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MBC - Lecture 48

Lipid Soluble Vitamins II (Mock)

Lecture 48 Lipid Soluble Vitamins II, Water Soluble Vitamins I;
Synthetic form of vitamin K has ___ chains and is ___ potent. 0 chains, more potent
Source of vitamin K are ___ and ___. dietary and intestinal microbes
Vitamin K is absorbed in the ___ and ___. colon and distal ileum
Vitamin K Dependent Carboxylases: Prothrombin, Factors VII, IX, X
Factors VII, IX, X and prothrombin contain a unique modified glutamate residue, ___. γ-carboxyglutamate (Gla)
Gla residues are formed from newly synthesized factors by ___ in the liver (before secretion). vitamin K-dependent carboxylase
Vitamin K-dependent carboxylase uses both ___ and ___. O2 and CO2
The CO2 is incorporated into the ___ residue at the ___ position. glutamate residue, γ-position
Vitamin K (epoxide) is reduced to vitamin K (quinone) by ___. vitamin k epoxide reductase
Vitamkin K (quinone) is reduced to vitamin KH2 (hydroquinone) by ___. vitamin k reductase
Warfarin (Coumadin) Vitamin K analog (rat poison), inhibits both vitamin K epoxide reductase and vitamin K reductase, inhibits coagulation
Gla is a high affinity ___ chelator. calcium
Gla/calcium complexes allow interaction with ___ membrane lipids, leading to correct protein structures. acidic
Vitamin K deficiency is detected by ___. prothrombin time
Most water soluble vitamins are ___ and cannot be ___. essential, synthesized
Water soluble vitamins are used as ___ for reactions (exceptions are ___ and ___). coenzymes, (ascorbic acid/vitamin C, biotin)
Pathophysiology of water soluble deficient vitamins is result of reduced ___ activity. enzyme
Water soluble vitamin deficiency presents with: multiple common deficiencies and overlapping findings, challenge is to recognize isolated and multiple deficiencies
Water soluble vitamin deficiency is treated by: complete vitamin supplement, easier than individual testing for deficiency
Overlapping findings for water soluble vitamin deficiency: rapid turnover of cell types, dermatitis/glossitis/cheilitis/diarrhea, impaired energy transduction, peripheral neuropathy, depression/confusion/malaise/lack of coordination
Causes of water soluble vitamin deficiency: vitamins not stored, decreased intake/absorption, increased requirement, decreased precursor
General order of appearance in water soluble vitamin deficiency: decreased blood levels, altered cell function, clinical symptoms, gross anatomical defects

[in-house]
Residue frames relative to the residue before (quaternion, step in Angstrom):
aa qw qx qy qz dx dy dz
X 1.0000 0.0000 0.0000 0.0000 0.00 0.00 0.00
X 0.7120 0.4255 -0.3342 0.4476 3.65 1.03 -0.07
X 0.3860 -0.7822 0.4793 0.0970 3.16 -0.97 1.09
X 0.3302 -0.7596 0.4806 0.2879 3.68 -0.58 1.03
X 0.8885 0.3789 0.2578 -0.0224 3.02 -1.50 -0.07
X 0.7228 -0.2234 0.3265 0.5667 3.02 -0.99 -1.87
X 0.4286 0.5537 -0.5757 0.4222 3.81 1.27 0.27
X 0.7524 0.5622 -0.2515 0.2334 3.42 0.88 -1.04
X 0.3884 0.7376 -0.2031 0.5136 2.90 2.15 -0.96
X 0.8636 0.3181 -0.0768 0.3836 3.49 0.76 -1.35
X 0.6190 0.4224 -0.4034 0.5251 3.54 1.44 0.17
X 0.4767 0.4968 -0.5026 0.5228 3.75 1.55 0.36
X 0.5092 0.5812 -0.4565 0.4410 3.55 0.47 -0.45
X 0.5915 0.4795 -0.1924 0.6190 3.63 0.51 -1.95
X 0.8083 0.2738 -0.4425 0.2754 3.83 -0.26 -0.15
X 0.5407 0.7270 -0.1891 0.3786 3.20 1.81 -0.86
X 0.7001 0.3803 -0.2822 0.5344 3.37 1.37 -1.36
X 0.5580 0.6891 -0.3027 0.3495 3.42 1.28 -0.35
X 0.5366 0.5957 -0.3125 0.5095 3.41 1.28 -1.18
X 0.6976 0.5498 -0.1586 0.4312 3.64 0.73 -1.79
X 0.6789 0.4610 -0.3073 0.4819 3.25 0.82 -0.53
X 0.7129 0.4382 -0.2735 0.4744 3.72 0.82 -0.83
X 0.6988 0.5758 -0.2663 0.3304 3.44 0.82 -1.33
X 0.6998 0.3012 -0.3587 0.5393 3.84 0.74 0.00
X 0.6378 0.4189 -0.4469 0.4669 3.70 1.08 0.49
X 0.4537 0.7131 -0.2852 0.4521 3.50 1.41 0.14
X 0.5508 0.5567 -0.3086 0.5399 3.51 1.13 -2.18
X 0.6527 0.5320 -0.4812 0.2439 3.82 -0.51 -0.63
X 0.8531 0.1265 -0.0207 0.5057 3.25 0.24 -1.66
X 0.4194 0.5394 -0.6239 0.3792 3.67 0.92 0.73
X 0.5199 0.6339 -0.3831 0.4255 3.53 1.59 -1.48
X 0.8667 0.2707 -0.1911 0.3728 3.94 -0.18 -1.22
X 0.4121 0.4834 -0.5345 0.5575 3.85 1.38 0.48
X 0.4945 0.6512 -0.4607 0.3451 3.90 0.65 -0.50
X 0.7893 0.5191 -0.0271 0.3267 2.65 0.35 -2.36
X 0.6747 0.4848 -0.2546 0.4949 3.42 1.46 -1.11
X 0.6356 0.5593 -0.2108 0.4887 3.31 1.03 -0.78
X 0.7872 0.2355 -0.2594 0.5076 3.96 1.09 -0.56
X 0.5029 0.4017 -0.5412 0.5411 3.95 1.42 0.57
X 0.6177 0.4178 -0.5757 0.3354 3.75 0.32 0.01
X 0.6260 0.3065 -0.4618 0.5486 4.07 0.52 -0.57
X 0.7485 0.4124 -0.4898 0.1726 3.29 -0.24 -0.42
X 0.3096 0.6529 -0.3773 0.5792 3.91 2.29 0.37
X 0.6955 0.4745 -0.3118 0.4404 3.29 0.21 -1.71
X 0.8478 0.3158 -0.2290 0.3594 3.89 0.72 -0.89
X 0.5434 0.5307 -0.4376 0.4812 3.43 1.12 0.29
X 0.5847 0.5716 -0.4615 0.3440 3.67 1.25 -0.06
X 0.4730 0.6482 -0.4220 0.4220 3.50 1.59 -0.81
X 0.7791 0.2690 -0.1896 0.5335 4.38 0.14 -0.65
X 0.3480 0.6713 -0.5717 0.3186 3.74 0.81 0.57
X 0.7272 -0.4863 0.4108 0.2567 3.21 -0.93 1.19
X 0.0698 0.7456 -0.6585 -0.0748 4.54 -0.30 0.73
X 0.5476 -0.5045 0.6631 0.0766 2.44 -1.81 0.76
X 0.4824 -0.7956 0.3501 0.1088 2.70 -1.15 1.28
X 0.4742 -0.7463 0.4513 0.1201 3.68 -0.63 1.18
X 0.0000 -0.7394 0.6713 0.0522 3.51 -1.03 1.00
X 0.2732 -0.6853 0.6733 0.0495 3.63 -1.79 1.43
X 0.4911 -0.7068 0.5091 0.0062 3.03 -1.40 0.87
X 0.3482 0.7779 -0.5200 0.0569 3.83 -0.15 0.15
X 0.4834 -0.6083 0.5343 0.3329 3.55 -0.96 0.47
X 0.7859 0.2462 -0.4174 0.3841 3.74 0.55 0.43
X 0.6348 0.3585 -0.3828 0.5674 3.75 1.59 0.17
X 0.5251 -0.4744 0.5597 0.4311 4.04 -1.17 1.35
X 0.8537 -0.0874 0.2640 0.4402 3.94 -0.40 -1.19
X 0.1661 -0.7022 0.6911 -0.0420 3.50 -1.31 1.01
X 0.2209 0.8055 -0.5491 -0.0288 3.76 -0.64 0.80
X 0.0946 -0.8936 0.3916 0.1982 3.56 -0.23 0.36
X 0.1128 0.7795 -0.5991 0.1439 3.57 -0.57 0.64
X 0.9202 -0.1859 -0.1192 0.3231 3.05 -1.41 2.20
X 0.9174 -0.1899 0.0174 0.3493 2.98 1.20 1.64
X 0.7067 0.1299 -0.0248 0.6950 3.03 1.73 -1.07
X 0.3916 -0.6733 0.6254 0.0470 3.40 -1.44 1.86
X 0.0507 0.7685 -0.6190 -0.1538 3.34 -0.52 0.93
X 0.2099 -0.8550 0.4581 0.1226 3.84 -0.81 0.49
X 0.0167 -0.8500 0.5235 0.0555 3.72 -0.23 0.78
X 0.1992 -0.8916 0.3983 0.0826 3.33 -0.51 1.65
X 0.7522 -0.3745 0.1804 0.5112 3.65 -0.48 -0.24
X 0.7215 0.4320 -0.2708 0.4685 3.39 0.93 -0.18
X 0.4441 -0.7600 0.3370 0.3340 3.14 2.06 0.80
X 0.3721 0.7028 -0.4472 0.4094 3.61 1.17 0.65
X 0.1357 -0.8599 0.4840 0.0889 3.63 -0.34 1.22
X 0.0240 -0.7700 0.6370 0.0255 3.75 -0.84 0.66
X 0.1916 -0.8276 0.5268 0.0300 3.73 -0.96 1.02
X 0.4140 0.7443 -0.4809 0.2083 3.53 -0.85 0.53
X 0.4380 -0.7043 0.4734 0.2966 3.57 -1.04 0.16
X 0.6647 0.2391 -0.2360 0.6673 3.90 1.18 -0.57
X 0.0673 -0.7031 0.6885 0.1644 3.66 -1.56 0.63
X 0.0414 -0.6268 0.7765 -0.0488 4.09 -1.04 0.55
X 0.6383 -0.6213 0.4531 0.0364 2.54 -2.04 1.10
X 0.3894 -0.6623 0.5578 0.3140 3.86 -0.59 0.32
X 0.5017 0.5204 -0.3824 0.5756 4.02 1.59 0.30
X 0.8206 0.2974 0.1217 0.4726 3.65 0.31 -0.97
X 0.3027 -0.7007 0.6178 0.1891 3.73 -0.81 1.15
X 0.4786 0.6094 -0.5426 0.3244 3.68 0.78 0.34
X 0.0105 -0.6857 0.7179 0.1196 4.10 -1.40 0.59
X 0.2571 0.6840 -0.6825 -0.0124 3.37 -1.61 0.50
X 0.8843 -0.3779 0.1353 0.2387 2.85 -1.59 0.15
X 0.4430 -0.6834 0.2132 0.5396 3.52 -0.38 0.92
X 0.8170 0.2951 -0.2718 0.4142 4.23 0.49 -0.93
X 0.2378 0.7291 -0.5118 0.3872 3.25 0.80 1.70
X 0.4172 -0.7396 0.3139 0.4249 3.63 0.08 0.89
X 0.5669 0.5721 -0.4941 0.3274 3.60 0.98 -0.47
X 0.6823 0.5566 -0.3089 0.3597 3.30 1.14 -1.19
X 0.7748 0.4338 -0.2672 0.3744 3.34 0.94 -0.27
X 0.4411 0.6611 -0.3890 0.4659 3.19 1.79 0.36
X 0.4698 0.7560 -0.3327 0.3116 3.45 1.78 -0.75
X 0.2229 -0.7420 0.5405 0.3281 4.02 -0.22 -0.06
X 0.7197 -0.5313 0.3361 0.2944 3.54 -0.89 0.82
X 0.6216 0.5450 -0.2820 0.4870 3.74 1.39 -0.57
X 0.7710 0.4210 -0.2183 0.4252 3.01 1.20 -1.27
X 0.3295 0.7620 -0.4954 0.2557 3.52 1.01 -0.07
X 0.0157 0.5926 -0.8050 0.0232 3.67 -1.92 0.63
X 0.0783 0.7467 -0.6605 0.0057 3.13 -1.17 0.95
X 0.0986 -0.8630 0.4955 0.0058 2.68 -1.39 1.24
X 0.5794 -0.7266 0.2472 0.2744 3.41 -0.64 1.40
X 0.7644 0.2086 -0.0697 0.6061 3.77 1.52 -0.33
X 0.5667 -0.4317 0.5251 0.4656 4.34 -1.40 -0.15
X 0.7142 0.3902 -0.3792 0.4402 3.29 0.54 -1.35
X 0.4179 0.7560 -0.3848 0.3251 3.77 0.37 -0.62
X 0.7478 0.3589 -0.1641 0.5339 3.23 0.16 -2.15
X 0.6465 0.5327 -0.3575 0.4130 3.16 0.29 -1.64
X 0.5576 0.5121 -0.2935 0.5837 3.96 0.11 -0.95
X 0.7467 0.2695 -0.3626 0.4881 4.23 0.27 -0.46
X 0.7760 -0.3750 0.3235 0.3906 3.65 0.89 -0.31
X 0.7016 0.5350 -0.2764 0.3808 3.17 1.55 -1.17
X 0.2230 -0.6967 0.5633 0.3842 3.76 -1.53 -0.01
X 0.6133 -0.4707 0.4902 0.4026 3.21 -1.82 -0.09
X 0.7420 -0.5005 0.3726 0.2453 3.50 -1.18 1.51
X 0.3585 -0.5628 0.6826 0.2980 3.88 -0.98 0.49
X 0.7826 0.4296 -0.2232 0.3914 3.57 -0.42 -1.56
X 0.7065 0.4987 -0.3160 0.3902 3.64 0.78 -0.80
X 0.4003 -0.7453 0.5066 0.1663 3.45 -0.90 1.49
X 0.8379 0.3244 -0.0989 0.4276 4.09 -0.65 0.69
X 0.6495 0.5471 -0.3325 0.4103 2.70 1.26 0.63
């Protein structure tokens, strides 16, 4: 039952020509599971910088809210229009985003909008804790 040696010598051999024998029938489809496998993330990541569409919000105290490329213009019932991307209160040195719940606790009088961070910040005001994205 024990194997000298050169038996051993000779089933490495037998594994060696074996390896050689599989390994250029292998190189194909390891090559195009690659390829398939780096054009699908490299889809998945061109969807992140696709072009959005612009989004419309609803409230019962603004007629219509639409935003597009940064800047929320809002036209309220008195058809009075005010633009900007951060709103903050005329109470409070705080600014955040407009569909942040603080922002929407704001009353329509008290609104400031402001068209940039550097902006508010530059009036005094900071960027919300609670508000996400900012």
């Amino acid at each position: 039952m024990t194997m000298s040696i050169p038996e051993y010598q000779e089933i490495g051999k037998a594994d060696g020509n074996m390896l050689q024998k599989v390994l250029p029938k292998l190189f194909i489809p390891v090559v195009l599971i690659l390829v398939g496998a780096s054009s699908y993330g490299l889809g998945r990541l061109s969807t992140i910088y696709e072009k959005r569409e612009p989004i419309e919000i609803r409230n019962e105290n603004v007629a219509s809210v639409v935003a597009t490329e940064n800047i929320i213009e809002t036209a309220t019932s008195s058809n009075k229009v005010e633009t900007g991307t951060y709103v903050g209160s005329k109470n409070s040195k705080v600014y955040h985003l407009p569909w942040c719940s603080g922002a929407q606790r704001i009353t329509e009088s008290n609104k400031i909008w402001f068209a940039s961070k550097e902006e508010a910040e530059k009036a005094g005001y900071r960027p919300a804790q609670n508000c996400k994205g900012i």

Toxicity of water soluble vitamins: toxicity recapitulates deficiency by enzyme inactivation (exception is biotin and vitamin C since no enzyme)
Important reactions involving thiamine pyrophosphate are: transketolase/transaldolase, pyruvate dehydrogenase, α-ketoglutarate dehydrogenase
Thiamine pyrophosphate levels can be measured by enzymatic assessment of ___. RBC transketolase
Active form of thiamin is ___. thiamin pyrophosphate (TPP)
TPP is an ___. enzyme cofactor
Thiamin-ATP Phosphoryltransferase Catalyzes the formation of TPP
Additional phosphorylation yields ___, used in nerve conduction. thiamin triphosphate (TP3)
Thiamine is found in ___. most foods
Thiamin Deficiency Early manifestations include anorexia/nausea/constipation, later manifestations include depression/peripheral neuropathy/ataxia/opthaloplegia
Wenicke-Korsakov’s Psychosis Thiamine deficiency, especially in chronic alcoholism
FMN and FAD are ___ and unable to be synthesized de novo. essential
Complex II (ETC) is ___, a ___ dependent enzyme. succinate dehydrogenase, flavin
Dehydrogenases tend to be ___ or ___ dependent. FAD or FMN
___ can be used to measure FAD levels. RBC glutathione reductase
Sources of riboflavin are: warm blooded animals and fish, dairy products, seeds, green leaf vegetables
Pellagra (Four D’s) Dermatitis, Diarrhea, Dementia, Death
Nicotinamide is synthesized from dietary ___ and ___. tryptophan and nicotinic acid (niacin)
Synthesis of NAD from tryptophan uses ___, ___, and ___. pyridoxine, riboflavin, and iron
Created by: emyang